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Güntner heat exchangers in biogas technology

Bioenergy is booming. Renewable energies are not only the key for sustainable climate protection on our planet. They are also opening up new perspectives for farmers and the countryside.

More and more farmers and energy suppliers as well are recognising the opportunity which is developing from renewable energies. Phasing out of nuclear power, disputes about natural gas and climate protection: In all areas of the current energy debate it is becoming clear that renewable energies will play a much more significant role in the future than has been predicted to date. In 1995 the Schmack brothers constructed the first biogas plant on their parents’ farm. It had an electrical output of 22 kW. And the idea for a business was born.

Today Schmack Biogas AG is among the pioneers of the German biogas industry. Schmack Biogas is a turnkey supplier of biogas plants. The company’s business activity can be divided into three business segments “project development and construction” of biogas plants, “service and operations management” and “own operations” (

Biogas – a natural energy source
Biogas is a widely available form of renewable energy and can replace fossil fuels. Besides animal manure and liquid manure, it is primarily arable crops that are fermented into methane in agricultural biogas plants. The main work in a biogas plant is undertaken by special bacteria which break down the biomass in the absence of oxygen and thus produce energy. In the fermentation process the bacteria produce around two thirds methane, plus carbon dioxide, oxygen, nitrogen and a small amount of other gases. The methane is usable and is used as a fuel in communal block-type thermal power stations to produce power and heat. This “bio-methane” is easy to store and put into tanks and transport in gas cylinders or pipelines. As its properties are comparable to those of natural gas, it can use the existing infrastructures. Biogas can also be used as a vehicle fuel. In summary biogas can therefore be used for different purposes and is flexible to use with regard to time and location.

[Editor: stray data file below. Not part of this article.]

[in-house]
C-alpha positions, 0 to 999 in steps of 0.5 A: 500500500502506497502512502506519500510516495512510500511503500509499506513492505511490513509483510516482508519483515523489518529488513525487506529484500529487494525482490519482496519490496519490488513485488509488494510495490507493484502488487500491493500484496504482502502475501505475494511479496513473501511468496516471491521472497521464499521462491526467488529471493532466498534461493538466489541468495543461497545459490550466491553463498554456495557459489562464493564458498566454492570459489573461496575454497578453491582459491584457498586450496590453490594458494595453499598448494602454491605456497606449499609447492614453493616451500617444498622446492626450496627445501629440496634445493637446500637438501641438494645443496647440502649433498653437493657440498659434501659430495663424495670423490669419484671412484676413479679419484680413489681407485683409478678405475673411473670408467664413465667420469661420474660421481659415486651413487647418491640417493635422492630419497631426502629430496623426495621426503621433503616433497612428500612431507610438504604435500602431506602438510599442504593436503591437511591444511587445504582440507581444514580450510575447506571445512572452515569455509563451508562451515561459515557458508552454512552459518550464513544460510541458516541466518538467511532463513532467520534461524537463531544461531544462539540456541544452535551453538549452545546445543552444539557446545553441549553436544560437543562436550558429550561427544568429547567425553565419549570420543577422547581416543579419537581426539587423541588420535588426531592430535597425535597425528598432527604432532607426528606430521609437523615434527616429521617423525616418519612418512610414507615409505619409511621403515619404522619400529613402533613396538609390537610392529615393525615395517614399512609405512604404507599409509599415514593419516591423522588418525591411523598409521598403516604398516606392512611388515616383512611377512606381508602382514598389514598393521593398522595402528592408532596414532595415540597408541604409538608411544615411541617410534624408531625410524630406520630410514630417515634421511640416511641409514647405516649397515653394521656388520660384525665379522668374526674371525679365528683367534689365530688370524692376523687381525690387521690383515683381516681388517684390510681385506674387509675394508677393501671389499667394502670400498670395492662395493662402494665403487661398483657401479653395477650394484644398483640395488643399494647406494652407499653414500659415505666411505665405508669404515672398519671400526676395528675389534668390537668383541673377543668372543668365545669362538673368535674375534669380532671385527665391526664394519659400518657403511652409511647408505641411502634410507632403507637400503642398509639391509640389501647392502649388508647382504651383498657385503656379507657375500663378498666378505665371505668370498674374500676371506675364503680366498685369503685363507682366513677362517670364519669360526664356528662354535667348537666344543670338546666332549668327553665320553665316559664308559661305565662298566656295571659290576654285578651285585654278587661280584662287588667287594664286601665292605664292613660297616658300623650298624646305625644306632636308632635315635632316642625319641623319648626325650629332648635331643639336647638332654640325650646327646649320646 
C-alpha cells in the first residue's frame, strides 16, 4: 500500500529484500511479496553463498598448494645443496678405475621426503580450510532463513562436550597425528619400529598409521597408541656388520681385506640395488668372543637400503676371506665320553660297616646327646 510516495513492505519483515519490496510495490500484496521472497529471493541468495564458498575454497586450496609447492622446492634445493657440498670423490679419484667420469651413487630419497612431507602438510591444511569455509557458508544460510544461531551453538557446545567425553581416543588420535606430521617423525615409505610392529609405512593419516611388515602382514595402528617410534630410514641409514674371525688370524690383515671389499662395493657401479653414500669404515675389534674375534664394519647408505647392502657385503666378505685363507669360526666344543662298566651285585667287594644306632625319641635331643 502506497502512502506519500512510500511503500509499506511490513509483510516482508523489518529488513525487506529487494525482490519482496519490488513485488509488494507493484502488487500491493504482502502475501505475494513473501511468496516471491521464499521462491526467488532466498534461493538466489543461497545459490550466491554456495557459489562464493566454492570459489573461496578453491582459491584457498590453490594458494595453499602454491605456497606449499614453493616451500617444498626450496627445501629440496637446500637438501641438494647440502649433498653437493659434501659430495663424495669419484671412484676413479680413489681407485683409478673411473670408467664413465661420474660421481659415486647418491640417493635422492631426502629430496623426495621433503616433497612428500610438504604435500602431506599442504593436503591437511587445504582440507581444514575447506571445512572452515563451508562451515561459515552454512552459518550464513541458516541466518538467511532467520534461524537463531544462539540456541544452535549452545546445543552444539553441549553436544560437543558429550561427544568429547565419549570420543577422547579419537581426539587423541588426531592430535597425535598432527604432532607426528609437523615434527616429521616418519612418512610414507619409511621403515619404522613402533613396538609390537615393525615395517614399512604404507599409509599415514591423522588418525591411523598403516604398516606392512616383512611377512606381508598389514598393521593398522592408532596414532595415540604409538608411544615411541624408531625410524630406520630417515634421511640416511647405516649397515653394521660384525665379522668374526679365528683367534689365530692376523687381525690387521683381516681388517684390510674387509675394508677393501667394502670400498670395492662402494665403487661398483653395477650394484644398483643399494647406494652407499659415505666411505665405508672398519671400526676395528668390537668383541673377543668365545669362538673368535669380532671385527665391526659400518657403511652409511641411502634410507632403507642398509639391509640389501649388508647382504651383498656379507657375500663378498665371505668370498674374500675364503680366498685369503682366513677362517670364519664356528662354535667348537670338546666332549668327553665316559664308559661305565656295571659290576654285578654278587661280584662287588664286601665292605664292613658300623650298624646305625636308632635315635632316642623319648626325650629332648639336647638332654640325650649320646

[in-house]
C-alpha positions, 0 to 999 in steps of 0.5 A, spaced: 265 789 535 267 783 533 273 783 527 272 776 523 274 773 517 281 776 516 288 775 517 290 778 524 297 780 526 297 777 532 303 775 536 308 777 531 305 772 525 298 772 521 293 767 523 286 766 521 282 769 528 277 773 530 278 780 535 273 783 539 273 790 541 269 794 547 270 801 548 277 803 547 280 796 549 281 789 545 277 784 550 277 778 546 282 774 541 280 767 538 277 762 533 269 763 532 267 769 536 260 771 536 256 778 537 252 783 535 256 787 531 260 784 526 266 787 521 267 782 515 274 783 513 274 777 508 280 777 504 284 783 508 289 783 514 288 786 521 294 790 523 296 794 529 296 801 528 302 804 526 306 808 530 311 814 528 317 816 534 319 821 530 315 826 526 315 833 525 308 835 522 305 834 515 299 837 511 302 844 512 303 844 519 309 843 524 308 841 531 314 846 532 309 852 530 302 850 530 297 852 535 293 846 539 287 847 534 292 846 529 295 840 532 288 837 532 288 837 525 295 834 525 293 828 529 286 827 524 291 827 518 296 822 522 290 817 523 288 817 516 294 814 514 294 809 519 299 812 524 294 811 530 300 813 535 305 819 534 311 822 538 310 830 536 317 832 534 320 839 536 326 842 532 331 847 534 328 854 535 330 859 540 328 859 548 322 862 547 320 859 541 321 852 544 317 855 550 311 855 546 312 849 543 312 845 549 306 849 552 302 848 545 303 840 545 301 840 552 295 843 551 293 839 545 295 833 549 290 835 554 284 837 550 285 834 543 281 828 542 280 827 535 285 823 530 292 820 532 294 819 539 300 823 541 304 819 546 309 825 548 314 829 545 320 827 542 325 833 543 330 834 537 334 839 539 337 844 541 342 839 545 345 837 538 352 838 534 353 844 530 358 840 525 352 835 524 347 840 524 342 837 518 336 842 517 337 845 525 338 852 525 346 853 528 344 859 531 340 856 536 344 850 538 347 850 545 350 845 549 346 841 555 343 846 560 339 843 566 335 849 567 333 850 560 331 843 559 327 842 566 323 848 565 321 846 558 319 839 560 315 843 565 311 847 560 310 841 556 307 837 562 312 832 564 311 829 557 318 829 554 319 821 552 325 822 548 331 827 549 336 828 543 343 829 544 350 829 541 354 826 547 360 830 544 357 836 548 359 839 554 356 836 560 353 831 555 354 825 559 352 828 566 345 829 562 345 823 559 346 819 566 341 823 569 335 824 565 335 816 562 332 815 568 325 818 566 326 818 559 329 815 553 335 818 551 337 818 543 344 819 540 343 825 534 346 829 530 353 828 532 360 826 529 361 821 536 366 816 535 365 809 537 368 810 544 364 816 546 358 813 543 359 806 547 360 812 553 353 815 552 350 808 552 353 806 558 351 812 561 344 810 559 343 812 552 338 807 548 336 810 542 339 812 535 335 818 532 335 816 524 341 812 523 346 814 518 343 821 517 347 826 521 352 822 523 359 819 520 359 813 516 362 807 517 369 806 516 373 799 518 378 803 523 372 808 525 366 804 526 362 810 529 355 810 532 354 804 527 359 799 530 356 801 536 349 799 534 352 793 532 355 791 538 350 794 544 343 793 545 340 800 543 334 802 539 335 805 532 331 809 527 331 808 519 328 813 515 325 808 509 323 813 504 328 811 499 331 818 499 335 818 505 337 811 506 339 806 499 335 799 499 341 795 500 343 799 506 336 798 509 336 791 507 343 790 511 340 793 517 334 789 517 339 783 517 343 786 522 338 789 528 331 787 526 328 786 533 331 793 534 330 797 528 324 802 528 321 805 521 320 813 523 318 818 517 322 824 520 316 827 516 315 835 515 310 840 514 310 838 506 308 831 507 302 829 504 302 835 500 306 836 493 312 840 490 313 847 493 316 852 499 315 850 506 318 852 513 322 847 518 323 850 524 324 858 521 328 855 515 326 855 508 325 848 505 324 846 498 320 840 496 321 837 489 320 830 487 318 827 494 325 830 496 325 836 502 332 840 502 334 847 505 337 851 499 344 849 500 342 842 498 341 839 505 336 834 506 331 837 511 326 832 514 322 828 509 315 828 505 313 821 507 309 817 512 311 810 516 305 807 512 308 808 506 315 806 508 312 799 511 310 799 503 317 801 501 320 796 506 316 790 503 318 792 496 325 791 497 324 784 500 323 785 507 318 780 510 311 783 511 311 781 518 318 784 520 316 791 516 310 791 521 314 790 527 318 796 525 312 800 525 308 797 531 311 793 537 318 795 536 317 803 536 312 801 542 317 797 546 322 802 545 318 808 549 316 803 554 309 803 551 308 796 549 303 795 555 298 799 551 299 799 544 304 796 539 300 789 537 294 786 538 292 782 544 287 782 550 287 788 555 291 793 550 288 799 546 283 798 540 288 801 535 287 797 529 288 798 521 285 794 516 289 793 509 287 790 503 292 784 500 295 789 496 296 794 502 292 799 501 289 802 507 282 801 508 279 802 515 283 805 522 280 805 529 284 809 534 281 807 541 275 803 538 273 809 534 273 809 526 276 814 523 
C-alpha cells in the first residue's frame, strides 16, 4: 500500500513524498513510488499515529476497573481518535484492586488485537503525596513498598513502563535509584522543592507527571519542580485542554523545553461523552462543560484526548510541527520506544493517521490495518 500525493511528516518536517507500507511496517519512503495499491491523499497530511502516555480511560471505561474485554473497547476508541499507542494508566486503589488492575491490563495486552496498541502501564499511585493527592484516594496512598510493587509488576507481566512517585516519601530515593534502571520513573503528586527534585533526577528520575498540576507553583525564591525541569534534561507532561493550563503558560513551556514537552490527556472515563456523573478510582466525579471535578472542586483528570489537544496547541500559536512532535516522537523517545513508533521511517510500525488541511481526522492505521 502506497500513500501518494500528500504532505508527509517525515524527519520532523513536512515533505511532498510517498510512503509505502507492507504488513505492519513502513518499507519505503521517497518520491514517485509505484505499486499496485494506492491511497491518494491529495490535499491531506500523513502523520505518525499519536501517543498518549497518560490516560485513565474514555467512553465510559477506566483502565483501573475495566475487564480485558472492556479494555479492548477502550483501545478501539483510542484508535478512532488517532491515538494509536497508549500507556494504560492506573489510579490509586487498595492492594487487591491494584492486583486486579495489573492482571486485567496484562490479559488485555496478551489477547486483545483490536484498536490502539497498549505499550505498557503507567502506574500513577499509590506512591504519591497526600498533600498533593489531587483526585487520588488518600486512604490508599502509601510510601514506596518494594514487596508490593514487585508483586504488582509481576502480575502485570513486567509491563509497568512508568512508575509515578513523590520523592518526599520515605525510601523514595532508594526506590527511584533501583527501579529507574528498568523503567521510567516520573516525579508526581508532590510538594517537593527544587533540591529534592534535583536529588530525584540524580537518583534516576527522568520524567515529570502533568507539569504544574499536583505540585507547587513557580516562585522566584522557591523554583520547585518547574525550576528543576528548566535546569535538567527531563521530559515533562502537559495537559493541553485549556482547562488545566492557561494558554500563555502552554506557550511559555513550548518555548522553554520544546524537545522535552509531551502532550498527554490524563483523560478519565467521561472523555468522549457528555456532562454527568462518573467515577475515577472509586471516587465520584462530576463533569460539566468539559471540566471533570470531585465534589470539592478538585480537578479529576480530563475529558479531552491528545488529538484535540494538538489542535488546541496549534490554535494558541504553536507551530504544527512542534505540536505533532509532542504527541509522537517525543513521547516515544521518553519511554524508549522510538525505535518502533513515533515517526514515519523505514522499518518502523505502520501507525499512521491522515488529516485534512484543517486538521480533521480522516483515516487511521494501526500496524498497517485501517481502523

Biogas – a sustainable economic factor
Even if it is the production of electricity that is still currently to the fore, it is only a question of time, in view of the rising prices of crude oil, until the use of heat becomes the second crucial economic factor for a biomass plant. For fossil heating oil alone the costs rose over 50 percent compared with last year. The harvest from the corn field or the disposal of the residues from the cattle shed lie at the start of the biogas process. These are first fermented in the main fermenter and are turned over once again, are processed and fermented again in the second-stage fermenter. Biogas is made in both fermenters. The biogas is fed to a combined heat and power plant and burnt in gas combustion engines. Electricity is created by burning gas in the power plants and fed into the German electricity grids.

Of course combustion heat is produced as well during the combustion process and this has to be dissipated. It's here that the highly efficient Güntner heat exchangers come into use, in order to dissipate the surplus heat. They take the combustion heat generated in the biogas engines into a closed cooling water circuit and discharge into the outside air. Güntner has been working for many years in close collaboration with the leading manufacturer of biogas engines, Jenbacher AG, (, who installs Güntner V-shape drycoolers from the GFD series in every project at home or abroad.

The combustion engines produced in Jenbach have a power range of 0.25 to 3 MW and can be operated both with natural gas and with a wide range of biogases and special gases from agriculture, mining, industry or waste management. In particular series 3 with its power range of 500 kW to 1,000 kW has proved popular in agriculture and carries conviction with an innovative combustion system and high electrical efficiency. From a certain size and with a centrally located combined heat and power plant, it has been acknowledged that it is definitely economic and above all very sensible to utilise the waste heat that is generated as remote heat for industry and residences, possibly also for agricultural purposes. It is expected that in the future it will be possible to utilise this energy source even more intensively and more economically. Güntner has identified the future direction and is bringing in all their know-how to the research and development of renewable energy sources.

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